The good news for construction companies is that the government is leading the way with this. Singapore’s BCA has recently launched a ‘Multi-Skilling Scheme’ as part of their ‘Construction Productivity Roadmap’. The aim is to create multi-skilled tradesmen so that deployment issues no longer arise.
Singapore construction companies have long relied on an influx of foreign workers to supplement their local workforce. This has been due to many reasons, among which are an ageing population and the huge demand that has been at the forefront of the industry.
Another problem that has faced companies is the unwillingness of some Singaporeans to enter the construction workforce. A core reason for this is the notion that some people have had about construction being a low-skilled or mid-skilled job.
Get The Locals On Board
Construction companies have simply got to get local people on board in this industry. Since the government has introduced a quota on the number of foreign workers allowed to enter the workforce, the local Singaporeans will be needed to drive the construction industry forward.
Professional training is a must in this regard. Making a career in construction attractive begins with high – quality training. If you are going to have locals who are proud to be a part of the industry, then you must equip them with the best training that money can buy.
Not only must the training be top quality, it must also come with regulation and assessment. Turning unskilled, unmotivated locals into confident, competent, committed workers is a tough task. But assisting them to gain the knowledge and giving them the expertise and the know-how to become active members of the construction industry is a gift that will keep on giving into the future.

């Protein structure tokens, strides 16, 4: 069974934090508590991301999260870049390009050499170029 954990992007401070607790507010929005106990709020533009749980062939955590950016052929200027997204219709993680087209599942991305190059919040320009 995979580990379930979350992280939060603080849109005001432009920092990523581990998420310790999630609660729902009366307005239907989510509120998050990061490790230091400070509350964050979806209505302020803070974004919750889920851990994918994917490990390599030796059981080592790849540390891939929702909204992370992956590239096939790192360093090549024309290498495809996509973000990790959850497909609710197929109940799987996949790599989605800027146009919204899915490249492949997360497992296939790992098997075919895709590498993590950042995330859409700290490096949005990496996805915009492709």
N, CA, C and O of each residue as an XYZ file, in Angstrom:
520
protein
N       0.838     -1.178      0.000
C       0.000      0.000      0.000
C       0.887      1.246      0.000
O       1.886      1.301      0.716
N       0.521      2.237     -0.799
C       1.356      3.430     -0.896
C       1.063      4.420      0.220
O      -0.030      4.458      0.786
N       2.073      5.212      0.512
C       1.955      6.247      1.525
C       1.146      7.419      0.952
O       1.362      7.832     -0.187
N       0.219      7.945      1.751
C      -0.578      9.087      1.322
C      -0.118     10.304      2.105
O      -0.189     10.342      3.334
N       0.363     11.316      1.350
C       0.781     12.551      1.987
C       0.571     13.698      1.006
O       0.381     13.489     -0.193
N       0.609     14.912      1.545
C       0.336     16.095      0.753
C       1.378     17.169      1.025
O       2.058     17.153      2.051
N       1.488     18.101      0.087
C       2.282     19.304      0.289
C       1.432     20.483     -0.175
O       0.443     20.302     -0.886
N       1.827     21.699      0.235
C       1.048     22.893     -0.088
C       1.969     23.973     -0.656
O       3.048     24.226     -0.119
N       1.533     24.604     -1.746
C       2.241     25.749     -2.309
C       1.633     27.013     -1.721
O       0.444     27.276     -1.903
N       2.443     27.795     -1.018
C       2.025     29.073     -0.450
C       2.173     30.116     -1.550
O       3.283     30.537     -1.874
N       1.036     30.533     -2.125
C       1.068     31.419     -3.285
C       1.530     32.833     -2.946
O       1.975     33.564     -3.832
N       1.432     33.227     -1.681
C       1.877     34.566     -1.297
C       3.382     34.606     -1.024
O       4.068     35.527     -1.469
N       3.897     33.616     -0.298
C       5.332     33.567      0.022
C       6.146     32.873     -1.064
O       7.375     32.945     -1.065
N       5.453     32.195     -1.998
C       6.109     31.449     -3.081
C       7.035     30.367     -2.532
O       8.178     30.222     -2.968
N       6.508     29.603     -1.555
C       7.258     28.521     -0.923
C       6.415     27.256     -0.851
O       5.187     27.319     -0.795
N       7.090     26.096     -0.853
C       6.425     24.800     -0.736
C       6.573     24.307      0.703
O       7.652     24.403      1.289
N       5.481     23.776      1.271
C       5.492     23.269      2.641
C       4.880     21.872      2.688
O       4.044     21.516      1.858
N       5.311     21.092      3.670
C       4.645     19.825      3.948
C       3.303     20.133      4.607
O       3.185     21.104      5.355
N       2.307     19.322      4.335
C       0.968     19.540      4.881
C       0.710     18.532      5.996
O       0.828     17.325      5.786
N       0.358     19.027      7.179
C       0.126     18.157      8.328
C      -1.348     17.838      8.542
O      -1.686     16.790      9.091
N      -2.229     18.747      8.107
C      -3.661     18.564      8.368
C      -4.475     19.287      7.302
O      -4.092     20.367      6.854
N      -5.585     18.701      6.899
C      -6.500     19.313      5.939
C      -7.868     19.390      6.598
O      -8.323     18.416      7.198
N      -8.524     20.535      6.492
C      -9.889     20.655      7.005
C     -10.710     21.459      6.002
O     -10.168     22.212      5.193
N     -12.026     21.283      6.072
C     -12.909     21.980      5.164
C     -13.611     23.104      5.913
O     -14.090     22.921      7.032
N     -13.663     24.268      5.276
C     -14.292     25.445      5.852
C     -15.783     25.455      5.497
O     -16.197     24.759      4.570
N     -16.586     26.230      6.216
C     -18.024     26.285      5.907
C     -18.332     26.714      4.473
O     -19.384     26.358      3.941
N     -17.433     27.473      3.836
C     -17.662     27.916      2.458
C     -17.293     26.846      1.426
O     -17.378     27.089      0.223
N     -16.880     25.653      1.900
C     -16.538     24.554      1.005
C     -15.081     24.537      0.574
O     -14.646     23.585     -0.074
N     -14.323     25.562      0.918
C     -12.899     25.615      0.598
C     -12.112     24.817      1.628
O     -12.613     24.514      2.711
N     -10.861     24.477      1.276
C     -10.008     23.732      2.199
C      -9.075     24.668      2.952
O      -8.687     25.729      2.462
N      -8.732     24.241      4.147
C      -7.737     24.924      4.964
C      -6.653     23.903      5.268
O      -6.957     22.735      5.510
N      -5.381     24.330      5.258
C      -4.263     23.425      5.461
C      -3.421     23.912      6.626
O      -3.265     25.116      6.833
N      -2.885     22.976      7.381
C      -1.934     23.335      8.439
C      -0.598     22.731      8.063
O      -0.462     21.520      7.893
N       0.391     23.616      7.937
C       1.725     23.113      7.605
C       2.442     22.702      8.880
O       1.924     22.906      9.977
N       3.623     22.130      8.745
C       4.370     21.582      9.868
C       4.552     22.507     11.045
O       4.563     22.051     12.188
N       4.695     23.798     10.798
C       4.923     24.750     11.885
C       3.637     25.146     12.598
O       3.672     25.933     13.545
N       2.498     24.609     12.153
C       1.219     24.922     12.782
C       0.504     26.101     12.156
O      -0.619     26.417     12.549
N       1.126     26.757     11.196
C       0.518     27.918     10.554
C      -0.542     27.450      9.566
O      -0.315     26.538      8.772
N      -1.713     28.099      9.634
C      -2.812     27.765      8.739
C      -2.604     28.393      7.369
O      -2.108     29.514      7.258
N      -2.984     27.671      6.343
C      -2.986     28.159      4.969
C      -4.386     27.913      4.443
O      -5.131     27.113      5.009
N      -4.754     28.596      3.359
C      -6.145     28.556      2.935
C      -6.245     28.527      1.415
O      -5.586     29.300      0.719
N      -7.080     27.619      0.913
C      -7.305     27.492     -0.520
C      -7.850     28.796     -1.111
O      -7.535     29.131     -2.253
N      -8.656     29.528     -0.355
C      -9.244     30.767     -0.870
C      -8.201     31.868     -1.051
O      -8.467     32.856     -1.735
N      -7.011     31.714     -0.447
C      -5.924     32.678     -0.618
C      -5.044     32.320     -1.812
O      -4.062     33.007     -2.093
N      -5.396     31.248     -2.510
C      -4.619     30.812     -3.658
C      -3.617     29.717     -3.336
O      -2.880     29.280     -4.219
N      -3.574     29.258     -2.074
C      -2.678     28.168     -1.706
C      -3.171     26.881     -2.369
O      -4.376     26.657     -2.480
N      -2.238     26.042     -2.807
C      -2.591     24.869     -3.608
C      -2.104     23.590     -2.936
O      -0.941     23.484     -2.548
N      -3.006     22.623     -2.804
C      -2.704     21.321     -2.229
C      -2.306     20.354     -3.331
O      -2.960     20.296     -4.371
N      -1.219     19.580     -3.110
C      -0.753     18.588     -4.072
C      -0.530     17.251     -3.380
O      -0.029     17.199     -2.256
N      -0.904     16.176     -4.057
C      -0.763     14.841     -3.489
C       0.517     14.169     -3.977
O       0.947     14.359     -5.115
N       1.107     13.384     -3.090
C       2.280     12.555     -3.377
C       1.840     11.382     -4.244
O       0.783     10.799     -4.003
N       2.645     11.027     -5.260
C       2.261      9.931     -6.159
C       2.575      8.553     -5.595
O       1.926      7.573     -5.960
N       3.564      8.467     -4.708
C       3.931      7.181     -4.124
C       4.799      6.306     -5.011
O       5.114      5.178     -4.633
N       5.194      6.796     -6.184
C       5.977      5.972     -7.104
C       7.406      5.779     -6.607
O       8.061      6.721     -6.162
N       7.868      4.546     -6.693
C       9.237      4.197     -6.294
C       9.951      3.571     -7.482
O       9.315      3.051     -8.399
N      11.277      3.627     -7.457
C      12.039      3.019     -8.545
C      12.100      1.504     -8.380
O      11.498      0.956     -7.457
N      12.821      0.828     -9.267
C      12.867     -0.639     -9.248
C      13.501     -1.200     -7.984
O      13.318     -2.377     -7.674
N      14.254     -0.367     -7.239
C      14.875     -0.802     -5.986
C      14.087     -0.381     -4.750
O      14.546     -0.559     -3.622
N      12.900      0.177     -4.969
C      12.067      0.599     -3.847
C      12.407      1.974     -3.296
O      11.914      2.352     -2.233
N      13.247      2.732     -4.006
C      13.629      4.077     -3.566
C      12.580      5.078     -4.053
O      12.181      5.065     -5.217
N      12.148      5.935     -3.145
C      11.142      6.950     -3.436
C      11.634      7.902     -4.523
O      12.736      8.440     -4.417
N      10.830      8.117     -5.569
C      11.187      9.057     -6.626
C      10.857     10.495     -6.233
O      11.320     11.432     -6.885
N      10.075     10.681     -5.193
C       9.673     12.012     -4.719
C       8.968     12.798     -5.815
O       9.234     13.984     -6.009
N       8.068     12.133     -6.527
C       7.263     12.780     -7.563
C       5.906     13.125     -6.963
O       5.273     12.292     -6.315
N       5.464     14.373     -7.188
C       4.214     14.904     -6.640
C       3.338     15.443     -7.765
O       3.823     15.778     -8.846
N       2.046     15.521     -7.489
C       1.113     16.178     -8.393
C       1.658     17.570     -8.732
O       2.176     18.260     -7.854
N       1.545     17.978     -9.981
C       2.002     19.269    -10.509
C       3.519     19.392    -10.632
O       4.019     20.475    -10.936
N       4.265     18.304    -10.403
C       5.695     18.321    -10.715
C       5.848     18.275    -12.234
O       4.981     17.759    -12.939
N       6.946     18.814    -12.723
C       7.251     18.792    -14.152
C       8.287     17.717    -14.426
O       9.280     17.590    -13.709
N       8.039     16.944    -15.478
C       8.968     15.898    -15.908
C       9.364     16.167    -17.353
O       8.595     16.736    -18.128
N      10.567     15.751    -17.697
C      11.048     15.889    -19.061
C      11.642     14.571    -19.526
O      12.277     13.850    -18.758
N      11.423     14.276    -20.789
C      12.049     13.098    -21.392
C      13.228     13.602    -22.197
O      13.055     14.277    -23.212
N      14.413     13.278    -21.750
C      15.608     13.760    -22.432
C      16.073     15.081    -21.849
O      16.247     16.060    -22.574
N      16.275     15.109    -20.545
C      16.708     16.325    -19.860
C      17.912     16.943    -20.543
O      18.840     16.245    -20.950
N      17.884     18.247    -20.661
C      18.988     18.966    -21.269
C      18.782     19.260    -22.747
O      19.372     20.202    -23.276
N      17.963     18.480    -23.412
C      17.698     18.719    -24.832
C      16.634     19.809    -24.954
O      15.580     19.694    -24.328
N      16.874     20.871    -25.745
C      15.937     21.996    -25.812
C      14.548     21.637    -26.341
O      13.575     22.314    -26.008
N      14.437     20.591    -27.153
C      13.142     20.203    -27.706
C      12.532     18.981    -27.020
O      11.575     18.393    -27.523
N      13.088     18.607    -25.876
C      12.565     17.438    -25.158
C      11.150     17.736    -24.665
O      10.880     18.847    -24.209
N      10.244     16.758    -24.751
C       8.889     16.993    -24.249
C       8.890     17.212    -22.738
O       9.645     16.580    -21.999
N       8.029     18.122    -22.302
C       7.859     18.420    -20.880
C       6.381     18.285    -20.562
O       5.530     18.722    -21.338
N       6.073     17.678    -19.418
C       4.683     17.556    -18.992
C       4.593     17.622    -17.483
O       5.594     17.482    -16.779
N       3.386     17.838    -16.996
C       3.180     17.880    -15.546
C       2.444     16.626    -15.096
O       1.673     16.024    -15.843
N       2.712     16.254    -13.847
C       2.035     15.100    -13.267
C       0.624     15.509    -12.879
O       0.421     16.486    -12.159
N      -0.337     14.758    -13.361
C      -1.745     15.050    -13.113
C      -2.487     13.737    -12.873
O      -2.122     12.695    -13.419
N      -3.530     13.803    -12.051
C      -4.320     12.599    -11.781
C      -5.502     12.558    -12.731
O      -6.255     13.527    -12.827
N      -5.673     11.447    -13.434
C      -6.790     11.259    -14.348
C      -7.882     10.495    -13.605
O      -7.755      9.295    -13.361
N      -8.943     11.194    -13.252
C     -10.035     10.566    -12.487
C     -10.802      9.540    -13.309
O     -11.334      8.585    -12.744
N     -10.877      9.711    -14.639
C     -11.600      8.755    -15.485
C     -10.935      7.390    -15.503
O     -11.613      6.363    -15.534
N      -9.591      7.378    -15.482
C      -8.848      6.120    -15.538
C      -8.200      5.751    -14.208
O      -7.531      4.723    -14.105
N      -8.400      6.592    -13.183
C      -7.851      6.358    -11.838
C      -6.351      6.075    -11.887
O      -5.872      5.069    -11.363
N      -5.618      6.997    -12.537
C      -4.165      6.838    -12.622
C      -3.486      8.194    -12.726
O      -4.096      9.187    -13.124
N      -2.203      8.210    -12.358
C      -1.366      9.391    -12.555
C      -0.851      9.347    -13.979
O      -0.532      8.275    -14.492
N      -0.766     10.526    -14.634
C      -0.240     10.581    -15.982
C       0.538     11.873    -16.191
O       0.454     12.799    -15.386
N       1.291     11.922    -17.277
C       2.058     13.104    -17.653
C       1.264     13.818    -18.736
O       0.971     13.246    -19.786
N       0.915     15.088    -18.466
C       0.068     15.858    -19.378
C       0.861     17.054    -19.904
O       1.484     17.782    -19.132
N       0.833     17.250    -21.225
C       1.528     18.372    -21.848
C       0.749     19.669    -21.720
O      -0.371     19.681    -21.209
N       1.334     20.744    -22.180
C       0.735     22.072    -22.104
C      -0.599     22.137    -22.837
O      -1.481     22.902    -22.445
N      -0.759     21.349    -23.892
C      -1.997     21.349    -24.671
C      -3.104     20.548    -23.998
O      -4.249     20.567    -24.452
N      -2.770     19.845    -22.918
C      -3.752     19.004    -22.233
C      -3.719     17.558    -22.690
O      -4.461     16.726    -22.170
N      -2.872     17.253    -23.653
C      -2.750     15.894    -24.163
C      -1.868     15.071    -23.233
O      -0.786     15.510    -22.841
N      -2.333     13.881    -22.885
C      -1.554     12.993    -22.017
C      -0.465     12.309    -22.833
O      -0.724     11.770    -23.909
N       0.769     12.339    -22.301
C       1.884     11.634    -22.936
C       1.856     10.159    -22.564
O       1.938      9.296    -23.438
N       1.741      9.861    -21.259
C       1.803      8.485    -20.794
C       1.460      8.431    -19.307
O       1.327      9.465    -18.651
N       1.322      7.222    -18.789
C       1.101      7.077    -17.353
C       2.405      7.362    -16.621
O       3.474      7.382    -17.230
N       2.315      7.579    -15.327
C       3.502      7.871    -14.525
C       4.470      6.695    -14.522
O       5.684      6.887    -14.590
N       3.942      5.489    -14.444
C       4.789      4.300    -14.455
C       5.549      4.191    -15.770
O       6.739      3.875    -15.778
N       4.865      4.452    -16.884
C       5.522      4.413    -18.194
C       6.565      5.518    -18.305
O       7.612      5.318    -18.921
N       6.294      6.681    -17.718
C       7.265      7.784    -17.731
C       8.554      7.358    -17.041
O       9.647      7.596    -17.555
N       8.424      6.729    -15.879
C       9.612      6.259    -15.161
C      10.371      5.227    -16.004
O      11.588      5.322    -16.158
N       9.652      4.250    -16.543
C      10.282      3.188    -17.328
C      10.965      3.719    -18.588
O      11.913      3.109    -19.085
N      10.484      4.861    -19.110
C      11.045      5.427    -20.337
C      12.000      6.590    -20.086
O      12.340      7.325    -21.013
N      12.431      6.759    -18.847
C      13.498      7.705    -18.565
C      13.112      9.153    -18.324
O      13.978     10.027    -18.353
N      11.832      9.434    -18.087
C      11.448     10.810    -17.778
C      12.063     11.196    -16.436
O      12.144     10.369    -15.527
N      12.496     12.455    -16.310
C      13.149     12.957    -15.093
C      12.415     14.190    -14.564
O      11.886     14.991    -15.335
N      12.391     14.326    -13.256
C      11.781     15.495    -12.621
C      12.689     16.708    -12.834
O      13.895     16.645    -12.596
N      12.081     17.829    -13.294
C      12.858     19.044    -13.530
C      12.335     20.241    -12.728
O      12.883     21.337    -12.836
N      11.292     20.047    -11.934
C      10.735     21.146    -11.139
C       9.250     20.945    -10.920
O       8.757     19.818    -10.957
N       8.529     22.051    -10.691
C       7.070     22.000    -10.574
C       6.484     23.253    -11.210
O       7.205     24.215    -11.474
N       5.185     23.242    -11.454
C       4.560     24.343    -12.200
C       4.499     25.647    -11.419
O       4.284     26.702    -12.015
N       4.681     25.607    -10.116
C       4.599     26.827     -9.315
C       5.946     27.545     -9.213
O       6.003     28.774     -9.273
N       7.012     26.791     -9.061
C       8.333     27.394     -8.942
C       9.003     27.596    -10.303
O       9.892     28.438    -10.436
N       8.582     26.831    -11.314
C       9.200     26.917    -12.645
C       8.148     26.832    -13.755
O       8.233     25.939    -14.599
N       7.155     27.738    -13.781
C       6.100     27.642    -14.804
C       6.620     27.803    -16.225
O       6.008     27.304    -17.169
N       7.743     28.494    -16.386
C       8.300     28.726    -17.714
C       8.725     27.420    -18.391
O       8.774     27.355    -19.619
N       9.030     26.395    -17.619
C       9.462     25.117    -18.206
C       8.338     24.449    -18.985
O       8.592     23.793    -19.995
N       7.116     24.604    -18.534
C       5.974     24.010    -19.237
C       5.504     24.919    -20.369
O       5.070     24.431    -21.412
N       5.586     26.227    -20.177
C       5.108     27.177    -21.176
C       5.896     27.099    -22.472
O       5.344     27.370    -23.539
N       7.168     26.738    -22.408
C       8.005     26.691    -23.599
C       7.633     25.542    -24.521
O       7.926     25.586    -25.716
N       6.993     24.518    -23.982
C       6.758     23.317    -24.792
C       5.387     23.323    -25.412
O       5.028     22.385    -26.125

The Singaporean government can help here by aiming to attract the next generation of industry workers into the construction sector. They can issue a myriad of economic incentives to get local workers involved in building projects within their own community. It’s a win-win.
The spate of safety issues and the increasing fatality rates in the construction industry in the last nine months has shone a light on the importance of safety training for any and all employees.
A rush to finish certain jobs, a lack of adequate safety training and a higher monthly foreign worker levy may all have pushed safety standards below what they need to be.
Urgent and expert safety training must be provided (and must be government backed) to all workers if they themselves are to have any confidence in the workplace, and if the industry itself is to survive and thrive in the coming years.
The Singapore Tourism Board is to place greater emphasis on tourism – related construction within the next year. The government would do well to place a growing emphasis on safety to correspond with this tourism drive.
Construction And Innovation
These two words are not mutually exclusive. Rather, going forward they must be put front and centre.
Innovation within the construction industry does not require a massive re-think or a complete U-Turn in common practices. It requires a well-thought out, future-focused strategy that places funding, training and safety at its core.
There may be many challenges facing the construction industry at present, but there are just as many solutions waiting to be discovered.